|Generally safe avalanche conditions. Watch for unstable snow on isolated terrain features.
|Heightened avalanche conditions on specific terrain features. Evaluate snow and terrain carefully; identify features of concern.
|Dangerous avalanche conditions. Careful snowpack evaluation, cautious route-finding, and conservative decision-making essential.
|Very dangerous avalanche conditions. Travel in avalanche terrain not recommended.
|Extraordinarily dangerous avalanche conditions. Avoid all avalanche terrain.
|Likelihood of Avalanches
|Natural and human-triggered avalanches unlikely.
|Natural avalanches unlikely; human-triggered avalanches possible.
|Natural avalanches possible; human-triggered avalanches likely.
|Natural avalanches likely; human-triggered avalanches very likely.
|Natural and human-triggered avalanches certain.
|Avalanche Size and Distribution
|Small avalanches in isolated areas or extreme terrain.
|Small avalanches in specific areas; or large avalanches in isolated areas.
|Small avalanches in many areas; or large avalanches in specific areas; or very large avalanches in isolated areas.
|Large avalanches in many areas; or very large avalanches in specific areas.
|Very large avalanches in many areas.
Though we lack information from the upper elevation start zones over the past week due to a very active and stormy weather pattern inhibiting travel, we can anticipate that today will be another day of storm-snow avalanche issues including the potential for winds slabs, storm slabs, and cornice fall. These are all direct-action avalanche problems that occur during or immediately after a storm and can be exacerbated by a skier or snowmachiner in steep terrain today.
Wind slabs: With sustained winds averaging in the mid-50’s mph yesterday (and gusts to 101mph on Sunburst) wind slabs are expected to be 2-5’ deep on leeward slopes, particularly above treeline; though it is worth recognizing that strong winds such as this has a tendency to load slopes far below ridge lines, creating a mid-slope avalanche problem.
Cornices: These most recent storms have provided all the right ingredients to build monumental cornices. Sustained winds, relatively warm temps and moist snow all act to grow cornices quickly. The quicker these backcountry bombs add mass, the more unstable they become. It’ll be wise to steer clear of cornices, as these are likely to trigger a sizeable slab avalanche if falling onto a slope greater than 30 degrees today.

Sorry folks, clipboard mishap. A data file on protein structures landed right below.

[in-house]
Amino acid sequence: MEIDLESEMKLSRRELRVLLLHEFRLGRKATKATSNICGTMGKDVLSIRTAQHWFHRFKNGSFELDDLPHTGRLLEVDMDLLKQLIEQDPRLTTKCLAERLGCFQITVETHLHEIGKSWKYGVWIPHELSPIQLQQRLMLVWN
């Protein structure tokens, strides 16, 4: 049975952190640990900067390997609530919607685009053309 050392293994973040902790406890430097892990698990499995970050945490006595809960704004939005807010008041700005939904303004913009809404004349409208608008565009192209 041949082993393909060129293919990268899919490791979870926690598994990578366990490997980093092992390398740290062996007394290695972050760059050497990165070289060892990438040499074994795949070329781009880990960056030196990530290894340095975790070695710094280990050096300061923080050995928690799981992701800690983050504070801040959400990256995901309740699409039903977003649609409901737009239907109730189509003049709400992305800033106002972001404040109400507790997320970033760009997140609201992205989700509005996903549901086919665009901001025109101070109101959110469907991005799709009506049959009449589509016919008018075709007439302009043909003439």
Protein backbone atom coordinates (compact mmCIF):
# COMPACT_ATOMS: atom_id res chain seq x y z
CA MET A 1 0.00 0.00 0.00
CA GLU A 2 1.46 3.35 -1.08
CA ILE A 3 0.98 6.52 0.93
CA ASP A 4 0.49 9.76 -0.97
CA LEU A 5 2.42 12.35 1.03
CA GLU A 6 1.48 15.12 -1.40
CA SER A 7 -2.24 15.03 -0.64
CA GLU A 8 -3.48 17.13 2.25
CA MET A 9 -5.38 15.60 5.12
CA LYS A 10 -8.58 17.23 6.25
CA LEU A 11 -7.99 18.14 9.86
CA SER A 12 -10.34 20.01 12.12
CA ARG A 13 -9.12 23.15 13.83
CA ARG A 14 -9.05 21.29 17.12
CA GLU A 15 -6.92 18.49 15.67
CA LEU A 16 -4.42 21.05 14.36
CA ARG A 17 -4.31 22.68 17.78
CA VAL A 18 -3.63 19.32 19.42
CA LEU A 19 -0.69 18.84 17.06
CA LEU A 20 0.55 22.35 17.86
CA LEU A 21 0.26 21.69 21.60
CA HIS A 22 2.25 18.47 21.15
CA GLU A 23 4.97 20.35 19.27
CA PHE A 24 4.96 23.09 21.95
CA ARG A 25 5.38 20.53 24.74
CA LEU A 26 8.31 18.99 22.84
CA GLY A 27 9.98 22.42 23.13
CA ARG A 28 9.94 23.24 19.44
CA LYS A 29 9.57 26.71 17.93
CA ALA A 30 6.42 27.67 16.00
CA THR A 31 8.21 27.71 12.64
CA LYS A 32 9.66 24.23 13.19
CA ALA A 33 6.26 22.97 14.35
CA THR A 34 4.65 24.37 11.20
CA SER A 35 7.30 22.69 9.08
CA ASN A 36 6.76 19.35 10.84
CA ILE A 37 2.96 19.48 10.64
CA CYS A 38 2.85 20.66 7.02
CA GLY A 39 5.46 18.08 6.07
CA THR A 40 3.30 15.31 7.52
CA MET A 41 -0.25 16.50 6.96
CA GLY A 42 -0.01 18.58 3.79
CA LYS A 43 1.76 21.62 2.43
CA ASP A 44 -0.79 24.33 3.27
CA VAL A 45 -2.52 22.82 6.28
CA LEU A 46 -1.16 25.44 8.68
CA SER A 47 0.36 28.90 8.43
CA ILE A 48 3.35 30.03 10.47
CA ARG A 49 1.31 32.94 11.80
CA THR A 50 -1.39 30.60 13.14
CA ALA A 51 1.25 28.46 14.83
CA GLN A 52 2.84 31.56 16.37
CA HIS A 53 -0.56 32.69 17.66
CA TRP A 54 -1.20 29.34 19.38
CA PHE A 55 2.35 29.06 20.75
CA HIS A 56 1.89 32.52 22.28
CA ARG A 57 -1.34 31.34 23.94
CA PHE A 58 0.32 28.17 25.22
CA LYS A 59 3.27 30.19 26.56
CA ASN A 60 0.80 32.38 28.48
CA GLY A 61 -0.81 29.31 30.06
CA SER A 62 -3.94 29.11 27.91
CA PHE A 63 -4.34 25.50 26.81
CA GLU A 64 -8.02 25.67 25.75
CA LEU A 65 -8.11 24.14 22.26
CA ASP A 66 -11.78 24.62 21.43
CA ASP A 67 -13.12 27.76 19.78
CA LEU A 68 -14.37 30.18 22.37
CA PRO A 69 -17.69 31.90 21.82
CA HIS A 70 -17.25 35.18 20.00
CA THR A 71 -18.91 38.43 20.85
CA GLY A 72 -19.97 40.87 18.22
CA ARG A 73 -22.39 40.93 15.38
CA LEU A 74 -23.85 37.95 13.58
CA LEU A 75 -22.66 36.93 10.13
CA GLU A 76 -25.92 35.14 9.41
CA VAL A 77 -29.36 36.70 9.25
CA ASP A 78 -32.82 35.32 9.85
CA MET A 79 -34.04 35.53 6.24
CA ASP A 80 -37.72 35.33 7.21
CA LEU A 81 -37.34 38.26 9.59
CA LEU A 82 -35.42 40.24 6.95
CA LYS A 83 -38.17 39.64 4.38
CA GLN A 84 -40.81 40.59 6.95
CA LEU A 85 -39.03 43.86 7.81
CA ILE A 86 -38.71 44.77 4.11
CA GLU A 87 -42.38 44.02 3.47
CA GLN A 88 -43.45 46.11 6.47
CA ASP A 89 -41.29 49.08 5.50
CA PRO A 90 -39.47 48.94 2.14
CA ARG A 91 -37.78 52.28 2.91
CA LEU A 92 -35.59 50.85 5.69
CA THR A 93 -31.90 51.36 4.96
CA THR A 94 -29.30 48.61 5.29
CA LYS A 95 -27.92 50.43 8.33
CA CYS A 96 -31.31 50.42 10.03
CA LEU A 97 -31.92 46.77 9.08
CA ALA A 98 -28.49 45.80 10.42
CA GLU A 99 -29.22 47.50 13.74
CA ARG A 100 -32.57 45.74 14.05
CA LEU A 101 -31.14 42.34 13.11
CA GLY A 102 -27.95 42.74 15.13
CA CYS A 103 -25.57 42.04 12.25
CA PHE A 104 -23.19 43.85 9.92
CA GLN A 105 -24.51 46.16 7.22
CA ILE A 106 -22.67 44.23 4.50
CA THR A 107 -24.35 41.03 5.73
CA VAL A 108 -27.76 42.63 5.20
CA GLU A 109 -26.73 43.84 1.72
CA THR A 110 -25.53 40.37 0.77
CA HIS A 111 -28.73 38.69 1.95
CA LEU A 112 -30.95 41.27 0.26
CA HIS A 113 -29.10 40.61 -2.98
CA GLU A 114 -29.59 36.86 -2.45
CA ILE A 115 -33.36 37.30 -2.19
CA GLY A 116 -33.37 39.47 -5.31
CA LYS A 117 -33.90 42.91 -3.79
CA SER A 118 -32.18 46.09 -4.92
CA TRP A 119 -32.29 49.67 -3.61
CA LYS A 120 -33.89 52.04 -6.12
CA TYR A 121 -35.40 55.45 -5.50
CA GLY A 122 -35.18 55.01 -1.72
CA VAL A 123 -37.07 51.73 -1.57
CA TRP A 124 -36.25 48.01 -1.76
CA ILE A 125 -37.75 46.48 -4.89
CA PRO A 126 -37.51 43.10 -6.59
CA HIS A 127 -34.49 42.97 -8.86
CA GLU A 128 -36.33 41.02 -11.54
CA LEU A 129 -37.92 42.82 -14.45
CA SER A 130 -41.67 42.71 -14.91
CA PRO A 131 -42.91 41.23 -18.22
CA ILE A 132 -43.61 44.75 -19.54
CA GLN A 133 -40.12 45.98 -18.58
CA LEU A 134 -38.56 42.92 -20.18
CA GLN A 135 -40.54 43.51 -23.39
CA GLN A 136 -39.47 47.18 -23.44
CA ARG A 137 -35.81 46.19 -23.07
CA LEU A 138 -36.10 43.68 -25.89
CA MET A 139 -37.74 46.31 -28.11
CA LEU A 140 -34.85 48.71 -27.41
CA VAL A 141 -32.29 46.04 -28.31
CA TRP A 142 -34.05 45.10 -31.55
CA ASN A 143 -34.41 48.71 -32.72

The stronger the prevailing winds, the lower down on the slope a wind slab will form. Graphic from rockandice.com
Storm slab: With another 1”of water at Center ridge and 8-12” of snow since Sunday night you can expect storm slabs to be 1-2’ deep and very heavy (saturated) in areas such as the Tincan trees. Micro-terrain and tree wells can act as unavoidable and dangerous terrain traps if caught up in a heavy, wet storm slab. The storm snow is settling out rather quickly in the mid-elevations but keep in mind we are still on the tail end of an active loading event today.
NOTE: In areas such as Summit Lake, the snowpack is shallower and harbors more weak layers under the recent storm snow. See Wendy’s observation and write-up from a snowboarder-triggered avalanche (Saturday) that failed on a buried surface hoar layer that ran on a mellow (30 degree) slope.
Sitting under 5-7′ of settled storm snow is a layer of old faceted snow on top of the Thanksgiving Rain Crust. As we pile more and more of a load on top of this facet/crust combo, we come closer to finding the breaking point where stress overcomes strength of the weak layer. Some of the avalanche activity we’ve seen during this past week may have ‘stepped-down’ into this deeper layer resulting in very large avalanches. The deep slab problem provides one more reason to keep terrain choices conservative until we see cooler temperatures and more stable weather allowing our snowpack time to adjust. This includes limiting your exposure time spent underneath large paths such as those that effect areas such as Johnson pass and the Lynx creek drainage.
Yesterday saw this most recent storm front move through the eastern Turnagain arm region with consistent rain falling throughout the day and overnight below about 1300′. This accounted for another 1 € of water weight (10-12 € snow above 1,500′) and another day of 100+ mph gusts on Sunburst ridge (@ 3800′). Ridgetop winds averaged in the mid-50’s from the East with temperatures in the mid 20’s F on ridgetops and low to mid- 30’s at 1,000′.
We can expect continued active weather throughout most of the day today as the tail end of yesterday’s storm moves through. The rain/ snow line will again be hovering around the 1,200′ level with up to another 6 € of snow falling in the mid and upper elevations. Temps will be in the mid- 30’s at 1,000′. Predominant winds today will be out of the east in the 25-55mph range at ridgetops and tapering off throughout the day.
Overnight and tomorrow looks to be a brief break in the storm systems before we see yet another warm, wet and windy disturbance roll through the advisory area ahead of the weekend.
|Temp Avg (F)
|Snow Depth (in)
|Center Ridge (1880′)
|Summit Lake (1400′)
|Alyeska Mid (1700′)
|Temp Avg (F)
|Wind Avg (mph)
|Wind Gust (mph)
|Seattle Ridge (2400′)
|Observation: Bertha Creek
|Schauer/ Cullen Forecaster
|Observation: Magnum & Cornbiscuit
|Moderow / St. Clair
|Observation: Tincan Backdoor
|APU Snow Science I
|Observation: Silvertip Creek
|Observation: Seattle Ridge
|John Sykes Forecaster
|Observation: Kickstep NE Bowl
|Observation: TinCan Backdoor/ Center Ridge
|AAS L1 Turnagain
|Avalanche: Lynx Creek
|Observation: Turnagain, Seattle, Mt Ascension
|Silverton Mountain Guides